On Tuesday, Andal returned
home, but she said she remained
worried and terrified.
"I wish I could sell the property
I live in but it does not belong to
have put it up for sale for sure,"
Ducking for cover
Andal s 89-year-old neighbour
Mathilda George said she would
not sell her house but wished she
could move out until normality
"The place not nice again.
Instead of enjoying my twilight
years I have to duck for cover
whenever I hear gunshots going
off. I don t know what this place
At Bhagaloo Street, another hot-
spot area, residents kept indoors.
A 75-year-old resident, who
spoke on condition of anonymity,
said two weeks ago gunmen ran
through her property and began
firing at will.
The bullets struck a young man
in both his arms.
"Every night you would hear
rapid gunshots. It got me sick until
I had to be taken to the hospital
for heart treatment. I spent two
days there. Long ago you could
have left your doors open. Now
it s a different story. You like a
prisoner in your own home," she
Another resident said the
teenagers behind the shootings
grew up in the community.
"Many of us held them in our
arms as babies. Now they have no
respect for you. They still have
mother s milk on their faces. They
are just 15- and 16-year-olds and
could barely operate a gun. But
they pulling the trigger."
A stone s throw away, at Chris
Terrace West, Carrie Roberts,
whose minimart was fired upon,
said fear had gripped the commu-
nity, especially the children.
"If these youth men come back
with their weapons I don t know
what I would do. I might have to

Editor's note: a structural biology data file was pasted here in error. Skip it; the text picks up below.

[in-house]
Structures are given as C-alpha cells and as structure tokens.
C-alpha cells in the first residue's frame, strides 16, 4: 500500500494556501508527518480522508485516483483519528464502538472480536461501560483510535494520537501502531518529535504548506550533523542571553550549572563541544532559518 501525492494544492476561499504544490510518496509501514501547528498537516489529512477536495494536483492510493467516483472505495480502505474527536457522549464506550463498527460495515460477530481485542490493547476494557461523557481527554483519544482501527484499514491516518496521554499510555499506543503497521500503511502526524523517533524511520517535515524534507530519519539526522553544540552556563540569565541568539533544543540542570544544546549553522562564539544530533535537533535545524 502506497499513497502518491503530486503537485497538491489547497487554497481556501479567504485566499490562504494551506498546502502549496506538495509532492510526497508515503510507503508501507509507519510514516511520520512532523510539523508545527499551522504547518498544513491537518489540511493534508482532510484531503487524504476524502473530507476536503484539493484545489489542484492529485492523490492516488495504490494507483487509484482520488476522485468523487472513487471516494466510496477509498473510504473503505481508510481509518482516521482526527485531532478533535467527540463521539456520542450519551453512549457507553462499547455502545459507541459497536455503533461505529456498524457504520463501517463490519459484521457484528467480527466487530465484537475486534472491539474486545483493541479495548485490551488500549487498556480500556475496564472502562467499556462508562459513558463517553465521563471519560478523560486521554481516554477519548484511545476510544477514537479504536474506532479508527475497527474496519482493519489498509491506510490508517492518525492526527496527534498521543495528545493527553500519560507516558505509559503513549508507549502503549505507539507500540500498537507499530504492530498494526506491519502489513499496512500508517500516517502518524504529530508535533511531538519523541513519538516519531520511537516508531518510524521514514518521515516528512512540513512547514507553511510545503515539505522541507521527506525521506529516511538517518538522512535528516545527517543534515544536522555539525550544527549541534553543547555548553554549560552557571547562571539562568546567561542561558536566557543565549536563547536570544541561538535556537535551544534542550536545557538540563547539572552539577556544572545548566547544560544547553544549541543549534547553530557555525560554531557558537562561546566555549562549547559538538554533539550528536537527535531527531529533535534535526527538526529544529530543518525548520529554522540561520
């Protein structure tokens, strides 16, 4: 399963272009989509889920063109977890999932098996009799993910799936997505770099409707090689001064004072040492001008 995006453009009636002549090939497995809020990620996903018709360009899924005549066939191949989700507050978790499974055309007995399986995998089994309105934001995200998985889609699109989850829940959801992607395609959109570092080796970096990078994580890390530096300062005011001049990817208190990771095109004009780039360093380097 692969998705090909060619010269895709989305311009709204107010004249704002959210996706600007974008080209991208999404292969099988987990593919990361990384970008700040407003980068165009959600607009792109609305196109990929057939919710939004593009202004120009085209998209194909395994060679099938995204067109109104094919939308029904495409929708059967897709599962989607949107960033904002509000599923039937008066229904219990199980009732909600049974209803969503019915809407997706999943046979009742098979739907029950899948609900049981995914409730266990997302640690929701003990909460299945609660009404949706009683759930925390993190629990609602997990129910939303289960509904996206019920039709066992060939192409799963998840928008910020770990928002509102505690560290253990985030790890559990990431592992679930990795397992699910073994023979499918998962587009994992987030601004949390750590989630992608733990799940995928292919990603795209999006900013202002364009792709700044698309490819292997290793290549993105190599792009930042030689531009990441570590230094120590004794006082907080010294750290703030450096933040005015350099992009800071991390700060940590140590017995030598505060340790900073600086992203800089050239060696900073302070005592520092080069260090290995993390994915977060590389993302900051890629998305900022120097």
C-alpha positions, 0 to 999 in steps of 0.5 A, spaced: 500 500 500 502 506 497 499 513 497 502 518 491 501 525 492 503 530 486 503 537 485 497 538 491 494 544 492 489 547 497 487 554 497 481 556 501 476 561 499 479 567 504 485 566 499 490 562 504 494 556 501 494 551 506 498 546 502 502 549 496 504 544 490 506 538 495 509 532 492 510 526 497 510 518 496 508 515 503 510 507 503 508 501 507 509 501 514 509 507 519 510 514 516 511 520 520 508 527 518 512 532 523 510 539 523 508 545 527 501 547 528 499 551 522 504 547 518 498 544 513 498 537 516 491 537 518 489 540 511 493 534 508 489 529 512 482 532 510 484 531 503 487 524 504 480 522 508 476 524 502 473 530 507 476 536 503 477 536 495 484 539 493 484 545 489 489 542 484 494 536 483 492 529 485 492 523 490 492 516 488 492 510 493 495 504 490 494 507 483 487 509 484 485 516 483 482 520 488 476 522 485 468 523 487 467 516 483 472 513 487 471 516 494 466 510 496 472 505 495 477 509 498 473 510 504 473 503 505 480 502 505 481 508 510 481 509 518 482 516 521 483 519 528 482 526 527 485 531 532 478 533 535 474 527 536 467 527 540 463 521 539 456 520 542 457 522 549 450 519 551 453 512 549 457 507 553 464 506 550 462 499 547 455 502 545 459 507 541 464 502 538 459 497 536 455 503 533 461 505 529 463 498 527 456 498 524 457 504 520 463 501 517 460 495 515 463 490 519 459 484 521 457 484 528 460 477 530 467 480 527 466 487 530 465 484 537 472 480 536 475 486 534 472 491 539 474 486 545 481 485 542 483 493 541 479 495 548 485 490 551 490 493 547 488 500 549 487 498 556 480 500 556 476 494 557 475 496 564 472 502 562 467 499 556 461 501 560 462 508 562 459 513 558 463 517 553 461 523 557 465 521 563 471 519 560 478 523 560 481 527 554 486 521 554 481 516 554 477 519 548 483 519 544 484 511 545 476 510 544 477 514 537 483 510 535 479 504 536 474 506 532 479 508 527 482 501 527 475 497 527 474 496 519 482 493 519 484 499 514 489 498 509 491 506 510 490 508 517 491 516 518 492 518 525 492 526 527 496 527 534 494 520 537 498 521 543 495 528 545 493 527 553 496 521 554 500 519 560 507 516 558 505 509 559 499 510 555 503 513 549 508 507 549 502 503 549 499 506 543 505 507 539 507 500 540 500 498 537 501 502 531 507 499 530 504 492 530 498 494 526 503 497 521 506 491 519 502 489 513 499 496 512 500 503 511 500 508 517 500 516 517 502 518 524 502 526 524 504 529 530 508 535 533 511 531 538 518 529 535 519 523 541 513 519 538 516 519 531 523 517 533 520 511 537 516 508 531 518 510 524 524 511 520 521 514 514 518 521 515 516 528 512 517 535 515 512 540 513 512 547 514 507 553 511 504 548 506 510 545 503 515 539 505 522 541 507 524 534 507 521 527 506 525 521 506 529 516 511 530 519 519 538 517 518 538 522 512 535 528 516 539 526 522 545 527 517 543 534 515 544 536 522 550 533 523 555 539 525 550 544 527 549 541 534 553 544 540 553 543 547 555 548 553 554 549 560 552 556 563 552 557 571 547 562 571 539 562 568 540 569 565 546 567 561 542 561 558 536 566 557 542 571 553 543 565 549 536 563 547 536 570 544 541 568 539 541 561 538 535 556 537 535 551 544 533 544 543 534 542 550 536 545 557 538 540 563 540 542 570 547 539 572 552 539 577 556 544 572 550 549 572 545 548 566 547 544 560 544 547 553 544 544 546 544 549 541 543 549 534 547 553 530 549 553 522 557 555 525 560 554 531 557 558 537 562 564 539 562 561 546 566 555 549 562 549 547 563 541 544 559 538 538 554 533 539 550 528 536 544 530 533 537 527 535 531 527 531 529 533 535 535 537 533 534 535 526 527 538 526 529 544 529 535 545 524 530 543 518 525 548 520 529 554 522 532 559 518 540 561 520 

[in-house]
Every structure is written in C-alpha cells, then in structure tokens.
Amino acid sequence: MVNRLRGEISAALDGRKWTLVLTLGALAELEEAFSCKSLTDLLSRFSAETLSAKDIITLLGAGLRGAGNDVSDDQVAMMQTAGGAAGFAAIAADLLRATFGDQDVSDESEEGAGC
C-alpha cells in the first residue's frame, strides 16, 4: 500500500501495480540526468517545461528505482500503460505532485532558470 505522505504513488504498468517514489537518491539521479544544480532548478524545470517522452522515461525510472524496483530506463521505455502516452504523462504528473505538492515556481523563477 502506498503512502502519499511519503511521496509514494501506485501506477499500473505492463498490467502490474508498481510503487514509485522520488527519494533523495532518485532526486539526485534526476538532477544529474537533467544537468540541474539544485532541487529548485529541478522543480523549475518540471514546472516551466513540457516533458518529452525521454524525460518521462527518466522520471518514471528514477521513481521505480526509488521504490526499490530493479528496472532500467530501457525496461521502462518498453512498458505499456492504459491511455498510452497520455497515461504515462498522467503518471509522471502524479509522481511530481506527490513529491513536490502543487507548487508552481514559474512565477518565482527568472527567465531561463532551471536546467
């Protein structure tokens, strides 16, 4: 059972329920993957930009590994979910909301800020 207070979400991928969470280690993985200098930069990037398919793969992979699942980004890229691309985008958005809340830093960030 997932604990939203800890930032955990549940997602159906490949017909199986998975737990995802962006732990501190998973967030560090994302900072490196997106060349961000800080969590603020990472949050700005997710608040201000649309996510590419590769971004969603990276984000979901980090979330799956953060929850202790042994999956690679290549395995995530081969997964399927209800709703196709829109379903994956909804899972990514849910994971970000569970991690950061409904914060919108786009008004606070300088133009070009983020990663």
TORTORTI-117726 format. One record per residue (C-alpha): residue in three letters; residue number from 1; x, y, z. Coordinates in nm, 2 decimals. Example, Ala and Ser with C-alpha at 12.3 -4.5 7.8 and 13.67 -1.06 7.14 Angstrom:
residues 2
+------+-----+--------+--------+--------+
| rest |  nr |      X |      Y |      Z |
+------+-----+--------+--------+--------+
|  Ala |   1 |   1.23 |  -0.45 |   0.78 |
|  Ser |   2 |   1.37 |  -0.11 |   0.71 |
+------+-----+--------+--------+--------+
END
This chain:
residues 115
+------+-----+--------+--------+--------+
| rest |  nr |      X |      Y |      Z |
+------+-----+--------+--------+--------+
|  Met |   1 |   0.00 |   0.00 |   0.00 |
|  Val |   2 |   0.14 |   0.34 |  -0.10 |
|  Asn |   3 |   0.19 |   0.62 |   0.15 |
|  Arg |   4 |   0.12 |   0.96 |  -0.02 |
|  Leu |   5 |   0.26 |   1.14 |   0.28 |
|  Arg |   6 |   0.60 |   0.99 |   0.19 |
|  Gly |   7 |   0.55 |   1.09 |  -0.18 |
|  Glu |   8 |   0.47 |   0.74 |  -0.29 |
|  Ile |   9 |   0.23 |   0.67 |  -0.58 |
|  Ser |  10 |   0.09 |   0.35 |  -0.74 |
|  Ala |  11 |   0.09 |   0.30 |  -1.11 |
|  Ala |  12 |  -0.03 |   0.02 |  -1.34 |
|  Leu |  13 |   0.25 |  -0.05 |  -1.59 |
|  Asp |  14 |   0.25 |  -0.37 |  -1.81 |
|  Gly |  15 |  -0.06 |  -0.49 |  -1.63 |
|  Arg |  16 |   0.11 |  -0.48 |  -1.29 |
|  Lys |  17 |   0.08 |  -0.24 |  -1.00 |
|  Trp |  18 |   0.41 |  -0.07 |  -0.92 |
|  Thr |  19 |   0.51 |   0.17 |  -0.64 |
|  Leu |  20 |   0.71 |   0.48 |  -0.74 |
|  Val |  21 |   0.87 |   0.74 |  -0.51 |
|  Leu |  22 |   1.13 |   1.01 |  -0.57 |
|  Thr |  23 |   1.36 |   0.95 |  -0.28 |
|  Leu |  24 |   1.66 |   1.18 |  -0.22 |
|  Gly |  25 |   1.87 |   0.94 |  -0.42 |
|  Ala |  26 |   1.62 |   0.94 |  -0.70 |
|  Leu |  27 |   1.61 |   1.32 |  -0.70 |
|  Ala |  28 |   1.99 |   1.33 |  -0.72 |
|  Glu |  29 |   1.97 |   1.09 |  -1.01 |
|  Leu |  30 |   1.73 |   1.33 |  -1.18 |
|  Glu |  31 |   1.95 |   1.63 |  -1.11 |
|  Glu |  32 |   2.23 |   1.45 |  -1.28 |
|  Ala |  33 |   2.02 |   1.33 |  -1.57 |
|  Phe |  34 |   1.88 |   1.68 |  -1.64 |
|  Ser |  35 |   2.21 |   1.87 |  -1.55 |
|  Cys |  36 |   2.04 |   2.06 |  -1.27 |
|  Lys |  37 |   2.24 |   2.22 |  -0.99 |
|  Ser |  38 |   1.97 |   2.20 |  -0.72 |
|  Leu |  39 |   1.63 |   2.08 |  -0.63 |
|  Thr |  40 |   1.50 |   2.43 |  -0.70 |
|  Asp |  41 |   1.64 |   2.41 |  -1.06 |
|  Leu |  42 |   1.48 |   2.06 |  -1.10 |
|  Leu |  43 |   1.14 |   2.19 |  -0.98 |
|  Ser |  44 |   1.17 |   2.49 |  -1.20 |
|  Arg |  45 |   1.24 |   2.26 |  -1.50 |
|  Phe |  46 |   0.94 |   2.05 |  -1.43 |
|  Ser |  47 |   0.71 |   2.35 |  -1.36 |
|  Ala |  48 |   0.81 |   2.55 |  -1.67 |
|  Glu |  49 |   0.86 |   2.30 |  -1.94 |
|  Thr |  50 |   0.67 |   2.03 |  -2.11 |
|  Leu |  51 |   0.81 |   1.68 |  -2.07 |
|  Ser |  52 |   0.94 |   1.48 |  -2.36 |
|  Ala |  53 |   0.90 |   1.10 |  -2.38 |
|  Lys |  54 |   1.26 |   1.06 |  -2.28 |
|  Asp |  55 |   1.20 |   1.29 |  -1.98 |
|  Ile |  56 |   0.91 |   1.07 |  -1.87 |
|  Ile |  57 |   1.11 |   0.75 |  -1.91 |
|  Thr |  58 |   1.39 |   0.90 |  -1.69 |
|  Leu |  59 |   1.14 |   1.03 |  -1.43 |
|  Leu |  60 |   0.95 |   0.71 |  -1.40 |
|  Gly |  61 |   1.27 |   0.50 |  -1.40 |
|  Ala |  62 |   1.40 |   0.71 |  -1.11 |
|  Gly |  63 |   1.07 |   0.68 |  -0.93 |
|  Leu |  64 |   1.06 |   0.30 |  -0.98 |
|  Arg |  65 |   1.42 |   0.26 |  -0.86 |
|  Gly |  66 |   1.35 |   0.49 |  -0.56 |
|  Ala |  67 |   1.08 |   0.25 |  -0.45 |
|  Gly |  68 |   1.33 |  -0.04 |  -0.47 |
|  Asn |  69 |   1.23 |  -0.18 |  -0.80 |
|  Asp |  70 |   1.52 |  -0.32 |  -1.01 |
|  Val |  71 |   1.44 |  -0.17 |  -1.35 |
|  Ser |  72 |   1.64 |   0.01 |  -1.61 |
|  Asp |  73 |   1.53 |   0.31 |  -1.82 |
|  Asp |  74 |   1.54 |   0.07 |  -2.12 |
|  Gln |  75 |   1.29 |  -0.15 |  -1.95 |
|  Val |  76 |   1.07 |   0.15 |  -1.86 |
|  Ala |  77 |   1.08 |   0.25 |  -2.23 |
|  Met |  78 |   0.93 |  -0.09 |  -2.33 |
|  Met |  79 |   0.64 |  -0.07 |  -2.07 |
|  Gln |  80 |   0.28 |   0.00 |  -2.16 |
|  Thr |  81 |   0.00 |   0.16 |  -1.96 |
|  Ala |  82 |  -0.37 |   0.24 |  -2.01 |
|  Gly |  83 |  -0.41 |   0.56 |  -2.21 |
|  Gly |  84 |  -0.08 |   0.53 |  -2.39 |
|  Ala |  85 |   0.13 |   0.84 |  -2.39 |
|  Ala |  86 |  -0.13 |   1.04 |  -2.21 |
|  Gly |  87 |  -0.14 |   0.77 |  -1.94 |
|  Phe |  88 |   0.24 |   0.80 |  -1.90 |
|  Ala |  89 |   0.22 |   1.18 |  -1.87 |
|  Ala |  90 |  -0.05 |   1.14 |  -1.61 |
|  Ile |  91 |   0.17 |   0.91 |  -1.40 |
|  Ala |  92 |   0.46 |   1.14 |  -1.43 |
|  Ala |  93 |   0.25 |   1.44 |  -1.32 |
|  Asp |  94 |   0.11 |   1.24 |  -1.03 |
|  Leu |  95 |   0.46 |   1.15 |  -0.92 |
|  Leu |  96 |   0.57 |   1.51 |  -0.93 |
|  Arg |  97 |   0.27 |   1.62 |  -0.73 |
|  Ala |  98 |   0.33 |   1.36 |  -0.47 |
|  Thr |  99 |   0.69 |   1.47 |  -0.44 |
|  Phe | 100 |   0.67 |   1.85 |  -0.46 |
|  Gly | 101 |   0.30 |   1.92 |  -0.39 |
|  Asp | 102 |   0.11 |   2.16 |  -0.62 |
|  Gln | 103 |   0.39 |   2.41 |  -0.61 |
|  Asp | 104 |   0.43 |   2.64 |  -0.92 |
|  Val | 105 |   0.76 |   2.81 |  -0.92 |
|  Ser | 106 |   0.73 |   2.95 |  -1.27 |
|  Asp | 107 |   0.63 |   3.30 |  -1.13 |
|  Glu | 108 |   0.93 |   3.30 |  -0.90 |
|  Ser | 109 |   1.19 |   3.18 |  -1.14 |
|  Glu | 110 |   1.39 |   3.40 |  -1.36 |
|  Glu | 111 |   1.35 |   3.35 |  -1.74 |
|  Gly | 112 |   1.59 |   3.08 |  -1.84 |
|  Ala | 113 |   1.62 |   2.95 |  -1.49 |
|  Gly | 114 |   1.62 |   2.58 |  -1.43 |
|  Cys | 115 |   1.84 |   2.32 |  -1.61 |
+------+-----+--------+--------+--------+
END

sell my business and move out.
Our lives are not the same. No one
knows who will be next."
Roberts felt the police needed
to take decisive action against the
"I don t think enough is being
Sitting behind the counter of a
nearby shop, which bore bullet
holes on the outside walls, two
women refused to lift their heads
Soldier's stepson shot
At Rita Street, a soldier who has
been in the Defence Force Reserves
for the past 12 years was making
plans to move out of the commu-
nity because his 19-year-old step-
son almost died from a gunshot
wound to his chest two weeks ago.
"On Saturday (yesterday) I will
be leaving Enterprise. I have to
move out for the safety of my step-
son and his mother who is a police
officer. They (gunmen) don t care
I am a soldier."
The soldier said his stepson saw
the faces of the shooters and feared
they would return.
"I used to rent an apartment in
Enterprise for $2,500. Where I am
going now the rent is $3,500. This
is putting me in expense. But the
safety of my family comes first."
The soldier said the gunmen and
their associates communicated via
walkie-talkies. • See Page A12
July 5, 2015 www.guardian.co.tt Sunday Guardian
C Additional Contact Nos.
...as gunmen 'shoot up everything---from fridge to dustbin to cars'
Ann Marie Andal, a mother of two special needs children, had to temporarily leave her home when the shootings
intensified in June. PHOTO: MARCUS GONZALES